When it comes to economics you're going to run into two major forms of economists: The laissez-faire economist, (i.e. Milton Friedman, Murray Rothbard) who will become more "economic philosophers" the more free market they advocate; And the keynesian economist, who, because of the history of government intervention in the economy, has a considerable amount of data for their theories. 

    But remember that the left to right divide is a spectrum of government intervention in the market, and everyone is going to have different ideas about particulars. 
  • seldiora
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    seldiora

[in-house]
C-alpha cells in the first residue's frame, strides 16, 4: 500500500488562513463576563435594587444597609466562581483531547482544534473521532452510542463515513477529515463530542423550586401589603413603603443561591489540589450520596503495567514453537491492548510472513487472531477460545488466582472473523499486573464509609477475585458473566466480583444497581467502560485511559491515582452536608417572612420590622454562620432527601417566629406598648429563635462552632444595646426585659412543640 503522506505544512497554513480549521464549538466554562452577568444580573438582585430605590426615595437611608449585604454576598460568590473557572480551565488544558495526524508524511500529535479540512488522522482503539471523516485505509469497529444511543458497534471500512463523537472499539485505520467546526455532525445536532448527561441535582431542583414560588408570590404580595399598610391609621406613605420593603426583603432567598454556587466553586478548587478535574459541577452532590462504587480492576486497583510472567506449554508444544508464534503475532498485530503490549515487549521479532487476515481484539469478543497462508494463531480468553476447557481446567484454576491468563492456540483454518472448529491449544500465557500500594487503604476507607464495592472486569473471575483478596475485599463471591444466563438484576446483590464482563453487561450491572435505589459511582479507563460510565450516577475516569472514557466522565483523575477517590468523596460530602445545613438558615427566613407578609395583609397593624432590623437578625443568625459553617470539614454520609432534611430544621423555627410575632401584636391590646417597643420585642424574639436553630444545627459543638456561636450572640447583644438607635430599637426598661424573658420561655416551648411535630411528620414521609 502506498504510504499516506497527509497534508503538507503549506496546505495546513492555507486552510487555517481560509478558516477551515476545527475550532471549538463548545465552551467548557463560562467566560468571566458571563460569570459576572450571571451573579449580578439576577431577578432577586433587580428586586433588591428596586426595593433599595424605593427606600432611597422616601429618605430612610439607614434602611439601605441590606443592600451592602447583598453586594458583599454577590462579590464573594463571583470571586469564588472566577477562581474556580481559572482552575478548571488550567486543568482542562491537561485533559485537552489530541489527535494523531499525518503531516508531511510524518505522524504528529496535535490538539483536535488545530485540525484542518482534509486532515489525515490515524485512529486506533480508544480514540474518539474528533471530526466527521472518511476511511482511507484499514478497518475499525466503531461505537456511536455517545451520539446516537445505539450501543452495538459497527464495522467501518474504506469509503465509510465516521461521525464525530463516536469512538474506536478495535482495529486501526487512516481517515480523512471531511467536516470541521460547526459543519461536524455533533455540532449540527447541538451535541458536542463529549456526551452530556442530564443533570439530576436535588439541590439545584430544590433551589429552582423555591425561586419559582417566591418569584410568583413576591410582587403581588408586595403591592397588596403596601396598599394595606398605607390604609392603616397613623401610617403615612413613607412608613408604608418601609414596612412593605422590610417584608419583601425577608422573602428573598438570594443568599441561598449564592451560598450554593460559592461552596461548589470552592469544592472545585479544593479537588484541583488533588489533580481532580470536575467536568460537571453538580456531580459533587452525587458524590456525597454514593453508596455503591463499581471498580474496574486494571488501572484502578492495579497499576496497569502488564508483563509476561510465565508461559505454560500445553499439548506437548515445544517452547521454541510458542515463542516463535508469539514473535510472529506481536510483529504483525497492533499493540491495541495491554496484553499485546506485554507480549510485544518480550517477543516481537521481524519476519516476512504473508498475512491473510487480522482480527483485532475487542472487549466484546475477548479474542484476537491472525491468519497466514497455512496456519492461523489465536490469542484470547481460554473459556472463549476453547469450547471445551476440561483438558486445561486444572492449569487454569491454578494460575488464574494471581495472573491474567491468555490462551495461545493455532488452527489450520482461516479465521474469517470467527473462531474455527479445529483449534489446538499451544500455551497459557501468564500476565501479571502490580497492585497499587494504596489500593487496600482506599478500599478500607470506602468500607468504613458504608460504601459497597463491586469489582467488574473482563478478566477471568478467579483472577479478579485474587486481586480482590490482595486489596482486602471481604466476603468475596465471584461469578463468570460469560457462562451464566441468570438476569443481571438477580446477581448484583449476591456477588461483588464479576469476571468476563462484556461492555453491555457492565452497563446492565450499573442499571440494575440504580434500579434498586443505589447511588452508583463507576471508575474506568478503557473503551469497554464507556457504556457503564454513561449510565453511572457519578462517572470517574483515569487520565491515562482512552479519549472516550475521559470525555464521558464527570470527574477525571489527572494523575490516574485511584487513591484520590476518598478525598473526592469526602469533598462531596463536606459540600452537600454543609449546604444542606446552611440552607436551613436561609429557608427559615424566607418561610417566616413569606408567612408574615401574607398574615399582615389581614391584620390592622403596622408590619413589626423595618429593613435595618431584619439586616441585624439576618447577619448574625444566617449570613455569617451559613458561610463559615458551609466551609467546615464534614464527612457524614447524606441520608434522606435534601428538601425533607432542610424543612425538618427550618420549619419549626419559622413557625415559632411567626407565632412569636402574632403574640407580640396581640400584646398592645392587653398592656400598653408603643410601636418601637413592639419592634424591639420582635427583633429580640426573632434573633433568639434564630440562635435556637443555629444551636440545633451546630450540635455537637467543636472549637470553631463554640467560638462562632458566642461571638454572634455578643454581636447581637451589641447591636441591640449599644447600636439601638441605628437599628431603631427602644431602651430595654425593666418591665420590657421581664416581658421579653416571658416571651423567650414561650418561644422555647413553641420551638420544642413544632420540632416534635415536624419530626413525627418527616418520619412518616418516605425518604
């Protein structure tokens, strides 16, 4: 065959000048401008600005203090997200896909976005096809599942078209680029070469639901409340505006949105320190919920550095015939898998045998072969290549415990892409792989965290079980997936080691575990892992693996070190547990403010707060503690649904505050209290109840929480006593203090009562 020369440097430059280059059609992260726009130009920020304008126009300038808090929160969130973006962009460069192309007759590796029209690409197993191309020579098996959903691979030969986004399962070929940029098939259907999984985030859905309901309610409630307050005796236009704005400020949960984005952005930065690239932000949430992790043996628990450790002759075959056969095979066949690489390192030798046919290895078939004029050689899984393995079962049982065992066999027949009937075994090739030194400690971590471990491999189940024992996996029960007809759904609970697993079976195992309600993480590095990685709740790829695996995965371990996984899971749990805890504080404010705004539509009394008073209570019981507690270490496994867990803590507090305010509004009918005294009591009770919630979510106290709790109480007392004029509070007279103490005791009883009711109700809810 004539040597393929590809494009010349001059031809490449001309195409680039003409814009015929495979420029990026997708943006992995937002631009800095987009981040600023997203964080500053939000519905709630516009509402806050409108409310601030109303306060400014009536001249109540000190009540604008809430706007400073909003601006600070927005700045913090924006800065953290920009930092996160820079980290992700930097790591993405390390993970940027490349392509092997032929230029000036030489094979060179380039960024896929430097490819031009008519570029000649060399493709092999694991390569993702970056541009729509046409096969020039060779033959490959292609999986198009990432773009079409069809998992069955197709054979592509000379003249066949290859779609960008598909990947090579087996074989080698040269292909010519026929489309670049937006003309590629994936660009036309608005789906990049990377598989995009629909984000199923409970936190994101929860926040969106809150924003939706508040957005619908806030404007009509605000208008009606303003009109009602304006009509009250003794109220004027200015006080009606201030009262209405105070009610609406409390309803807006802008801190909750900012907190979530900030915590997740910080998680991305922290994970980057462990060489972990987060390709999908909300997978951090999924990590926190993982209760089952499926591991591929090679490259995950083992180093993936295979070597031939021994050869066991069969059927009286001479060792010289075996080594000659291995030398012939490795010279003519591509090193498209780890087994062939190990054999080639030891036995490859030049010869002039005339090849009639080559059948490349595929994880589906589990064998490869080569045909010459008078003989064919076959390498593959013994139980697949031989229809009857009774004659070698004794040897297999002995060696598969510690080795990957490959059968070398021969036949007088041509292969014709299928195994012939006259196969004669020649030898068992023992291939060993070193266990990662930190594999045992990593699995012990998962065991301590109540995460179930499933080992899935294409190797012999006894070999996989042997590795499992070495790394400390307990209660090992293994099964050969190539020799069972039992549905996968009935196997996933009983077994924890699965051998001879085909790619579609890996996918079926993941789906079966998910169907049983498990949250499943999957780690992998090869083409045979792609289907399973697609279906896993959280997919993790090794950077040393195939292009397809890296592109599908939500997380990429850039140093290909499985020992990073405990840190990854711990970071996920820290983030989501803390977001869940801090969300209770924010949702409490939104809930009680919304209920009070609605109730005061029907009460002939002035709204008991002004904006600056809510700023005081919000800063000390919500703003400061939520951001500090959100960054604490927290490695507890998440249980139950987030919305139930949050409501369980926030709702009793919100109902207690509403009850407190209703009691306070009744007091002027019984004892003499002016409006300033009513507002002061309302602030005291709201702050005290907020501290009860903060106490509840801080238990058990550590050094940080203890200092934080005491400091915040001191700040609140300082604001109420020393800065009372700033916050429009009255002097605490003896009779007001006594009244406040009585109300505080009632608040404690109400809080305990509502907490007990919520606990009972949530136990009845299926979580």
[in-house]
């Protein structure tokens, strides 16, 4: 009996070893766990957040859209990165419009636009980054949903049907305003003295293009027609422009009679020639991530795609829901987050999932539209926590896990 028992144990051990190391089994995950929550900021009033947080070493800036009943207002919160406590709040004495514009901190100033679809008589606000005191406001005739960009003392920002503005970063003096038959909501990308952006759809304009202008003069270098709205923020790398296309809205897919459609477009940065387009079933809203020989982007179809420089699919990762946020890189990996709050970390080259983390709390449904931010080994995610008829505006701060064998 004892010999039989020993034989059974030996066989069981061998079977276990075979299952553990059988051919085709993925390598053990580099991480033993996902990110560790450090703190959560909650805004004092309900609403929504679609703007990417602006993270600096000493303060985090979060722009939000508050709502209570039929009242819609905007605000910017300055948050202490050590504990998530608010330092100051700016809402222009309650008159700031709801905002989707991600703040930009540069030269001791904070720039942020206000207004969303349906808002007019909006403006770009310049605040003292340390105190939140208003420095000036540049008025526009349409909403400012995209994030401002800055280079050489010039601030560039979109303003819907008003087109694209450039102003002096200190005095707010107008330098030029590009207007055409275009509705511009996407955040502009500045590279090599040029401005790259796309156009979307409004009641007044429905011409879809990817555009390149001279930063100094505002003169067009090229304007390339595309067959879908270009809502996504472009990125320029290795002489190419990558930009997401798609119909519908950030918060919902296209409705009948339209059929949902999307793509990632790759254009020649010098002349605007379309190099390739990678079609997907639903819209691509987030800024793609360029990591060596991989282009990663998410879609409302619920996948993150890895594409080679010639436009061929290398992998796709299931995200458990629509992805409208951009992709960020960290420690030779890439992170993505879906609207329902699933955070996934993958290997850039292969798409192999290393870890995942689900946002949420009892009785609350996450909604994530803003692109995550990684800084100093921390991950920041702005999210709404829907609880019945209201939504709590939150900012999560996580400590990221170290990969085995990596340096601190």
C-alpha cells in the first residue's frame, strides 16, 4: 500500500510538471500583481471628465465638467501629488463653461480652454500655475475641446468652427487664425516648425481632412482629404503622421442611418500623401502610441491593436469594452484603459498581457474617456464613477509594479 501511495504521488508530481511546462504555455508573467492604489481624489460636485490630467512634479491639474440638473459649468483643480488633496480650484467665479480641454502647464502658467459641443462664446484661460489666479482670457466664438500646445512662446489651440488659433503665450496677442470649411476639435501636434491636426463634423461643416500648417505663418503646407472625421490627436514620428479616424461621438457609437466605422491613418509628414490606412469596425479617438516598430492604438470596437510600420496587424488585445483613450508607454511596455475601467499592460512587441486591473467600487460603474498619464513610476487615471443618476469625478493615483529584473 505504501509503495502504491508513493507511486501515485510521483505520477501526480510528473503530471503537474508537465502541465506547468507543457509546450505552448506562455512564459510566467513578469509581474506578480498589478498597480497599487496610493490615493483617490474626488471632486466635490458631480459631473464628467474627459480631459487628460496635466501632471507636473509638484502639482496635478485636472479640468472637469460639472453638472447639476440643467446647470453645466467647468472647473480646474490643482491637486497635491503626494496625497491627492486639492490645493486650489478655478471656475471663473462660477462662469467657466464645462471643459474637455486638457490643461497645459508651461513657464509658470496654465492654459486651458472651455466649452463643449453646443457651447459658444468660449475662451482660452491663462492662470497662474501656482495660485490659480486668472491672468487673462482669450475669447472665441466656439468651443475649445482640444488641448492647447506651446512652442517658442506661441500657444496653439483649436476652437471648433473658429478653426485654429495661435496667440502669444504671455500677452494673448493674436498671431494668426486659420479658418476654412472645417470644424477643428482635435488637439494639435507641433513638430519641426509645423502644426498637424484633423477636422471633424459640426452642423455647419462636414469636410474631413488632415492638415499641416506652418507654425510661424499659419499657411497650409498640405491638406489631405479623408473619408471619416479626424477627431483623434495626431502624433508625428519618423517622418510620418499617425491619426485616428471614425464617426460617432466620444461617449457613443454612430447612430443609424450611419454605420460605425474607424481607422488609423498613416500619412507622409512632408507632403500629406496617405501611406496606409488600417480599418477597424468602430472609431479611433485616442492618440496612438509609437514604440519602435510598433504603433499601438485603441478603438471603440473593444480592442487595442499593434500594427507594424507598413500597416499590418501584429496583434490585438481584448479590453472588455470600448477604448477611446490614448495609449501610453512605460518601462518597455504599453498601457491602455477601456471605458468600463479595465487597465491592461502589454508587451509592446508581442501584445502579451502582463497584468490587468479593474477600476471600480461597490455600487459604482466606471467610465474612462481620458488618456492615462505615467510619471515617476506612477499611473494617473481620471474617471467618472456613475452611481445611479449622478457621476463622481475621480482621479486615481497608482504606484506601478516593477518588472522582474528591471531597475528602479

--> @Theweakeredge
    from my experience (https://www.debateart.com/debates/2535-on-balance-minimum-wage-should-be-raised-to-at-least-15dollar-hour-in-us) it's kind related to the politics and implementation and impacts just like any other law. It's just that now we talk about the welfare of people in poverty instead of morality. For example, I pointed out that min wage people don't have enough money, that raised min wage improves health, and that the market benefits are resulted from raising the min wage. My opponent used stronger statistics over a longer period of time to get me to concede that there was negligible or even negative correlation with raising min wage, to having the market. You can also still use basic freedoms like liberty or right to the market to resolve the economic theory.